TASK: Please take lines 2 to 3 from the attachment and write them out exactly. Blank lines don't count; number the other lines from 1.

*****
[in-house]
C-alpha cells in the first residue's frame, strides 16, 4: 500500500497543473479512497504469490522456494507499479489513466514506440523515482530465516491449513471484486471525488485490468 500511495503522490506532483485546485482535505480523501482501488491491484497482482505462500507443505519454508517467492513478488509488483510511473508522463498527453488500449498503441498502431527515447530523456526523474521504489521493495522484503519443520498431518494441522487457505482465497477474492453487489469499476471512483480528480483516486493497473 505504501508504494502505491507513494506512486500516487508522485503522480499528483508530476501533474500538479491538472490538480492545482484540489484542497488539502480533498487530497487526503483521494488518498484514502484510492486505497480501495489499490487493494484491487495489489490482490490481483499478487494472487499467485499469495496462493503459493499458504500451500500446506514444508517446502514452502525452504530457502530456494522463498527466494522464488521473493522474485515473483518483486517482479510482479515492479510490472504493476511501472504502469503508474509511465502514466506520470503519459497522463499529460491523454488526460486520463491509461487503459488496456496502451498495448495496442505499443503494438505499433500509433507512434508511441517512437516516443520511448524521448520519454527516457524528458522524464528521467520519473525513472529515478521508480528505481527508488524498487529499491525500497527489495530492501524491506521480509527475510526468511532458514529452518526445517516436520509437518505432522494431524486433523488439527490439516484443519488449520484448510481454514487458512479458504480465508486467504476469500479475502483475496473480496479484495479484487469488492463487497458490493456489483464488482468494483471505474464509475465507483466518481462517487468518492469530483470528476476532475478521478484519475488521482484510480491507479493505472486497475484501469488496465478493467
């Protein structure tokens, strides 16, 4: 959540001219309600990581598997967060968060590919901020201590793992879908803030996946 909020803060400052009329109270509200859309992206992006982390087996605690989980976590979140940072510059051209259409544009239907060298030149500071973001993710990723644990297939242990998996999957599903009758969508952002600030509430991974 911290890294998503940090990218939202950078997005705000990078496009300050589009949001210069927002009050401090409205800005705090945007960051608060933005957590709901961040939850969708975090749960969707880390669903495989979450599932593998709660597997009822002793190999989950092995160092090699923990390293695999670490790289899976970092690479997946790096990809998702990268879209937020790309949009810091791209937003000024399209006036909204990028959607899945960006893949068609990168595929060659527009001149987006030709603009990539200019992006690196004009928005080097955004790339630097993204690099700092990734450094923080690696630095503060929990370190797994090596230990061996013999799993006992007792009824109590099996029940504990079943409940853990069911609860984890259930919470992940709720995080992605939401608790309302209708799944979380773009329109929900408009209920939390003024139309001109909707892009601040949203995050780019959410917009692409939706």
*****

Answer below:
C-alpha cells in the first residue's frame, strides 16, 4: 500500500497543473479512497504469490522456494507499479489513466514506440523515482530465516491449513471484486471525488485490468 500511495503522490506532483485546485482535505480523501482501488491491484497482482505462500507443505519454508517467492513478488509488483510511473508522463498527453488500449498503441498502431527515447530523456526523474521504489521493495522484503519443520498431518494441522487457505482465497477474492453487489469499476471512483480528480483516486493497473 505504501508504494502505491507513494506512486500516487508522485503522480499528483508530476501533474500538479491538472490538480492545482484540489484542497488539502480533498487530497487526503483521494488518498484514502484510492486505497480501495489499490487493494484491487495489489490482490490481483499478487494472487499467485499469495496462493503459493499458504500451500500446506514444508517446502514452502525452504530457502530456494522463498527466494522464488521473493522474485515473483518483486517482479510482479515492479510490472504493476511501472504502469503508474509511465502514466506520470503519459497522463499529460491523454488526460486520463491509461487503459488496456496502451498495448495496442505499443503494438505499433500509433507512434508511441517512437516516443520511448524521448520519454527516457524528458522524464528521467520519473525513472529515478521508480528505481527508488524498487529499491525500497527489495530492501524491506521480509527475510526468511532458514529452518526445517516436520509437518505432522494431524486433523488439527490439516484443519488449520484448510481454514487458512479458504480465508486467504476469500479475502483475496473480496479484495479484487469488492463487497458490493456489483464488482468494483471505474464509475465507483466518481462517487468518492469530483470528476476532475478521478484519475488521482484510480491507479493505472486497475484501469488496465478493467
């Protein structure tokens, strides 16, 4: 959540001219309600990581598997967060968060590919901020201590793992879908803030996946 909020803060400052009329109270509200859309992206992006982390087996605690989980976590979140940072510059051209259409544009239907060298030149500071973001993710990723644990297939242990998996999957599903009758969508952002600030509430991974 911290890294998503940090990218939202950078997005705000990078496009300050589009949001210069927002009050401090409205800005705090945007960051608060933005957590709901961040939850969708975090749960969707880390669903495989979450599932593998709660597997009822002793190999989950092995160092090699923990390293695999670490790289899976970092690479997946790096990809998702990268879209937020790309949009810091791209937003000024399209006036909204990028959607899945960006893949068609990168595929060659527009001149987006030709603009990539200019992006690196004009928005080097955004790339630097993204690099700092990734450094923080690696630095503060929990370190797994090596230990061996013999799993006992007792009824109590099996029940504990079943409940853990069911609860984890259930919470992940709720995080992605939401608790309302209708799944979380773009329109929900408009209920939390003024139309001109909707892009601040949203995050780019959410917009692409939706």